Episode 68: Connecting the Dots with Adele Weaver

Personal Growth with Michael and Carolyn

At Loveworks, we believe that one of the ways that you can become one of the best versions of yourself is to focus on personal growth. We love curating things like books, music, organizations, blogs or resources that encourage your personal growth.

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Adele Weaver: Entrepreneur

Adele Weaver is a lifetime entrepreneur with a 20 year track record of starting and scaling businesses. She started her first business at age 8, a bakery which she grew over the course of 10 years into a nationally recognized social enterprise called “Heavenly Bread Company”. She then went on to work with the Lobeck Taylor Family Foundation in Tulsa, OK to help launch the Kitchen 66 food incubator and the Mother Road Market food hall. Her work has been recognized in the Wall Street Journal, TEDx, as well as honored as the Tulsa Civic Entrepreneur of the Year in 2015. She also served as the President of the Oklahoma Incubator Association and on the board of the Oklahoma State School of Culinary Arts. Adele graduated with a B.A. in business and entrepreneurial studies from New York University. She currently lives in Tulsa with her husband, Dustin, her daughter, Amelia, and her dog, Nelly.

Putting dreams to work

Adele is hands down a dreamer, coming up with a new dream each day.  She worked hard to come up with ways to make those dreams become reality. She started her first business with her best friend and cousin, Jack, when they were just 8 years old, Heavenly Bread Co.  After summers selling lemonade they knew they needed to step it up and create something with purpose.  They wanted to build a conversation and create a story they could share with their community.  They used the resources they had, the support they received from their families and identified a problem they could solve.  They knew they could make a difference in their community by providing tasty baked bread that was healthier than what was found in the stores.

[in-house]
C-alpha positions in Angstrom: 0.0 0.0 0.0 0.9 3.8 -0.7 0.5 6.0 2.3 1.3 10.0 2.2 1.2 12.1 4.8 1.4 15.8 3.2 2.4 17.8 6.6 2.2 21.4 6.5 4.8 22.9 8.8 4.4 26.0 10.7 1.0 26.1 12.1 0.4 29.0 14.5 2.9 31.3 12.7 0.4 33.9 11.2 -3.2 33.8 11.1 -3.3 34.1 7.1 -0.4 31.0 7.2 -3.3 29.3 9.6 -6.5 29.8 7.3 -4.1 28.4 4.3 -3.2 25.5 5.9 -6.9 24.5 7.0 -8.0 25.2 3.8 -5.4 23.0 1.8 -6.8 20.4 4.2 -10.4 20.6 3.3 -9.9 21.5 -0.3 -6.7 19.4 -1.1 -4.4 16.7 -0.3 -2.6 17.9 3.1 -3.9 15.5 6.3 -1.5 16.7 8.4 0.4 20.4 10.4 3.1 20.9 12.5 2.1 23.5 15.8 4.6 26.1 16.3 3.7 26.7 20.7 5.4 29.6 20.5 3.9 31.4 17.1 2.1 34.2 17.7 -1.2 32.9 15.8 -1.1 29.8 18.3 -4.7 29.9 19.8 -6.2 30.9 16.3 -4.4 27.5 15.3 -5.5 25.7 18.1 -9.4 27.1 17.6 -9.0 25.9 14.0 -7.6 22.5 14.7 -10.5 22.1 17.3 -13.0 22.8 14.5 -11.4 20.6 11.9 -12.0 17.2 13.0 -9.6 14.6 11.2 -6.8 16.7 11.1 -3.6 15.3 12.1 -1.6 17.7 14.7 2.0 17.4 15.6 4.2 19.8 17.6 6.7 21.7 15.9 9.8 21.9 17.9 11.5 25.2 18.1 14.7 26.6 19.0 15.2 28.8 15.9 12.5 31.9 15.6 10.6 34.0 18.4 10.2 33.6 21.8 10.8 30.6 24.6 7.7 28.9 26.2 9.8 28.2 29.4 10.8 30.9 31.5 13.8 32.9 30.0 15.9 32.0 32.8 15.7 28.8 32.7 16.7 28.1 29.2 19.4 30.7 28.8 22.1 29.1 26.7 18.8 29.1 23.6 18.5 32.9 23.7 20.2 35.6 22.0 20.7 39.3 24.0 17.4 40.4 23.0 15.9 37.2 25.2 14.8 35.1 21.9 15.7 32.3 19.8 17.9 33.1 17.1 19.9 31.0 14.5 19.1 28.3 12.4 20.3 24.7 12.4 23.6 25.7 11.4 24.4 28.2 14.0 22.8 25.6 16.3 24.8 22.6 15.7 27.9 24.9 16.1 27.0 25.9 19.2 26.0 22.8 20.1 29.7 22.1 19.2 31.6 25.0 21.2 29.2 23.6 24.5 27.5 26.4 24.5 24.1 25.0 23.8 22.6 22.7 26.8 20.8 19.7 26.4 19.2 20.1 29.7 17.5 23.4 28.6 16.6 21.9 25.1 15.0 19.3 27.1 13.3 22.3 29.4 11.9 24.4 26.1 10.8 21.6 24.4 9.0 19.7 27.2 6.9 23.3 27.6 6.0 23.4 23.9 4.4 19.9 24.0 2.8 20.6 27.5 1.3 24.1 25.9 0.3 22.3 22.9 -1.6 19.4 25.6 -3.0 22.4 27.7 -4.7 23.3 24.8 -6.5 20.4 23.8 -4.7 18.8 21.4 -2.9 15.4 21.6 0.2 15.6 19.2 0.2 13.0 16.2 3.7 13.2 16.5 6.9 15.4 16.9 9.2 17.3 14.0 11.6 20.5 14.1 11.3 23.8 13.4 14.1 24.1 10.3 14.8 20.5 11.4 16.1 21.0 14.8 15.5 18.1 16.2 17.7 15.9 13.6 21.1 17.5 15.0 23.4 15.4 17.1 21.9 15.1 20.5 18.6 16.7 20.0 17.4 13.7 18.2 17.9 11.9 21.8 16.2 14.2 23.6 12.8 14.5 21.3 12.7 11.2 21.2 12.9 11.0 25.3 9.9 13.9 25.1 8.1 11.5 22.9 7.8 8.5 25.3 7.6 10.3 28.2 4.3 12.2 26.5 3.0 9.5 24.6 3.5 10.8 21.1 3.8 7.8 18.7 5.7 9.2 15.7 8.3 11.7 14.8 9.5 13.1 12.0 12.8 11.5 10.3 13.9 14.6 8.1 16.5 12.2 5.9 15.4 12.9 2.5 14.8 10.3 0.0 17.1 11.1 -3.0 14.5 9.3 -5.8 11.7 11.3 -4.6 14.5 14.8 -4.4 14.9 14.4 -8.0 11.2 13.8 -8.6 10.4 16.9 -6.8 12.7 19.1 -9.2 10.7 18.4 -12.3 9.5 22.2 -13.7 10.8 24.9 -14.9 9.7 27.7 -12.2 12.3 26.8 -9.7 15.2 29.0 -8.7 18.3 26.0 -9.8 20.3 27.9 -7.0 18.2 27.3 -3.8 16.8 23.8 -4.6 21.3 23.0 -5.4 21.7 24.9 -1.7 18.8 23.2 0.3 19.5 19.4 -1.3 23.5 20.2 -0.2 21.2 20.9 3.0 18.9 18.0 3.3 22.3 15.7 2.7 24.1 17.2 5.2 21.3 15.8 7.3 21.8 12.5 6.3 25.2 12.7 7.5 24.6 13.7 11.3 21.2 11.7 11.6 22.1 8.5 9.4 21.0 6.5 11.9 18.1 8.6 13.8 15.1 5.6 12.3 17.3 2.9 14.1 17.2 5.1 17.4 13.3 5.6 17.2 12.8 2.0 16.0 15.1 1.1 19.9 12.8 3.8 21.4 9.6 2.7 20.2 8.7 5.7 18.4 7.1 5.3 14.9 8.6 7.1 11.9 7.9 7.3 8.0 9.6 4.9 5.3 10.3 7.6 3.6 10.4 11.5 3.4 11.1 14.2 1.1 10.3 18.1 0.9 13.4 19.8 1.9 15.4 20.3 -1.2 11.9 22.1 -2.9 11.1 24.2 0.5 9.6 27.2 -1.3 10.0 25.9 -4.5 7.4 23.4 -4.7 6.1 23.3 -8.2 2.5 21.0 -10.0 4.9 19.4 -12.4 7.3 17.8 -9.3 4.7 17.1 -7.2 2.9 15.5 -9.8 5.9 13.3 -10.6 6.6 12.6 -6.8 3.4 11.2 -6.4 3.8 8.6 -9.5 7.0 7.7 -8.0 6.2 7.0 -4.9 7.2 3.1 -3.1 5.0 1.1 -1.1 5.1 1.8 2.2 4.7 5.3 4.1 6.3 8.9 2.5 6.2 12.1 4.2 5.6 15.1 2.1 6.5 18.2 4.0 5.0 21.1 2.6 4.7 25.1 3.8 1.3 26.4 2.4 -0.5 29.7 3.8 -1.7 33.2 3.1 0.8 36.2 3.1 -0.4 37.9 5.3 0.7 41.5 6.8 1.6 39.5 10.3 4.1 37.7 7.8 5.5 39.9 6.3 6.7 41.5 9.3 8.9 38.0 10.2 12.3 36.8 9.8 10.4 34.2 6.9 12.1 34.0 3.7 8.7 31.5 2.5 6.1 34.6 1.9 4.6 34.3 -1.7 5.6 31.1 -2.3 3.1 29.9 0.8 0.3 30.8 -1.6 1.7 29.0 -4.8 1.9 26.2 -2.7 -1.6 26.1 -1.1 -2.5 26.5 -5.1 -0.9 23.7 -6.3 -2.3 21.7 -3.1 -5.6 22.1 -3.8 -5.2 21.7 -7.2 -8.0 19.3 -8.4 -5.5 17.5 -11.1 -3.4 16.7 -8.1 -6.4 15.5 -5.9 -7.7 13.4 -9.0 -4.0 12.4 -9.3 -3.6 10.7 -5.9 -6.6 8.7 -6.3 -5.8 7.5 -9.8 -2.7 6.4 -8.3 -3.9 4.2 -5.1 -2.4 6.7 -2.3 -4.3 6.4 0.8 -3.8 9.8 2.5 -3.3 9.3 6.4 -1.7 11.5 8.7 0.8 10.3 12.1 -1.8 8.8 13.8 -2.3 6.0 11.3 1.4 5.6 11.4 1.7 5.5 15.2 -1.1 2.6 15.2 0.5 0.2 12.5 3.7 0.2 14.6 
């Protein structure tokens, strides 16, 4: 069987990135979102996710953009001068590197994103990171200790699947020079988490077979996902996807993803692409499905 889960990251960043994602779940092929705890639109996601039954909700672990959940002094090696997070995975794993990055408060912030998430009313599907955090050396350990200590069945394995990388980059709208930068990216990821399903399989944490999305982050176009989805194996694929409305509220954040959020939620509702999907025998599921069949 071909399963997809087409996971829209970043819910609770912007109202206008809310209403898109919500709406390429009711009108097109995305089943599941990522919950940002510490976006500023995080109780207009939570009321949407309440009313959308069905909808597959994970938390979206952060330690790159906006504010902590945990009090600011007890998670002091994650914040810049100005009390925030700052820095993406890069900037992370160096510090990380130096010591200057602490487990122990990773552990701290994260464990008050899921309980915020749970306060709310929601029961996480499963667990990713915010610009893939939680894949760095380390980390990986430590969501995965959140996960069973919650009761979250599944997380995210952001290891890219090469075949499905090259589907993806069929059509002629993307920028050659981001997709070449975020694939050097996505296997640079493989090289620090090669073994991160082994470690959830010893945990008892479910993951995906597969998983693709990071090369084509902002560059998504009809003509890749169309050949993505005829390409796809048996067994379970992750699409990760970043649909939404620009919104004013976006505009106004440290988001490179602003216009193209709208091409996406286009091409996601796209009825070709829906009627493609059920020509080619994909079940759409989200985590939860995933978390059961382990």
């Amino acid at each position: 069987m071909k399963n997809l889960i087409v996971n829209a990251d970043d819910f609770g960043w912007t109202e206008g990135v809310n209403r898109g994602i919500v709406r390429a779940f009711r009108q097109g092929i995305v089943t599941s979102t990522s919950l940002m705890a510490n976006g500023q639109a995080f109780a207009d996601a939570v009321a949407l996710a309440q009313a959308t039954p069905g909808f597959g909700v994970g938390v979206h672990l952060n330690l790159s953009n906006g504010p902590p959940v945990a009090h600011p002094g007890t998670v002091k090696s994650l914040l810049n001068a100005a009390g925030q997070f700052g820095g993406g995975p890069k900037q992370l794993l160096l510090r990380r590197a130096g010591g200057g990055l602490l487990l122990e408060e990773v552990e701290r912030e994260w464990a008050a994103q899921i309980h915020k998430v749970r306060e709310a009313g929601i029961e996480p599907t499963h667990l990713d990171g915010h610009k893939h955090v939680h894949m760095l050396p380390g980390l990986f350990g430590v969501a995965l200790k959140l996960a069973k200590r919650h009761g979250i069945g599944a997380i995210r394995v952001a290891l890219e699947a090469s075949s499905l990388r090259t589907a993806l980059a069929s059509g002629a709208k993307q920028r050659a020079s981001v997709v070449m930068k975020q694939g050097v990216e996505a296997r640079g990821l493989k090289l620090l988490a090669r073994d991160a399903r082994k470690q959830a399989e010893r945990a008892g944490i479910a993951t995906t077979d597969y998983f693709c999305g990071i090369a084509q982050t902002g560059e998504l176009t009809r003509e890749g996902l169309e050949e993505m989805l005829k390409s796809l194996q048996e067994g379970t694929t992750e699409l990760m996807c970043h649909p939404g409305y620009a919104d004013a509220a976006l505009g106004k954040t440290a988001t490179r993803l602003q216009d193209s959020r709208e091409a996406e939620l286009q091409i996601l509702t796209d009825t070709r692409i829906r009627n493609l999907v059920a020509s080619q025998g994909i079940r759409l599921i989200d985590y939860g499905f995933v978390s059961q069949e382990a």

From their experience in middle school they learned three things:

  1. Know your customer, it can’t be for everyone, make it for those who want it regularly.  Interview your customers.  
  2. Build around the customer, what else do they like?  Test your idea and get feedback. 
  3. Then go and make it!
Connecting the Dots

In college, through a hands-on learning class, Adele and Jack, relaunched Heavenly Bread Co. Adele was able to use the experiences she had in middle school to apply towards building something even bigger.  It was during this time she met many people with great business ideas but didn’t have the resources to launch them.  This led to the launch of Kitchen 66, a non-profit based out of Tulsa that provides local food entrepreneurs with affordable commercial kitchen space, business training programs, and sales and distribution channels.  With the success of these endeavors, Adele, plans to bring these resources online to distribute to food entrepreneurs everywhere!

Adelle’s Advice – Head Heart Hustle

Focus on specifically makes you excited, what makes you hustle, that is unique to you.  Hustle is something that you are so excited about, gives you energy, and that you can work on endlessly.  This is when you have the greatest opportunity to be your best and to make the biggest impact on the world.  Use your head and your heart – what you know, your skills, experience and resources.  Your heart is where your passion resides, what makes you extremely happy, or angry

You’re going to face a number of challenges.  When you reach these decision points, look for the opportunities that make you absolutely hustle.  Where you connect your heart with your head to get moving to make an impact – that’s your hustle.  It will be a process over time of connecting the dots using your passions and your strengths.  These may change and evolve but run with confidence in the unique path you can create.

You can find Adele on LinkedIn or at Kitchen 66.  If you’re in Tulsa, check out Mother Road Market 

Key Takeaways

  • Wake up in the morning with an action to complete that day.
  • The hardest part is taking the first step.
  • Success is a series of small steps taken every day.

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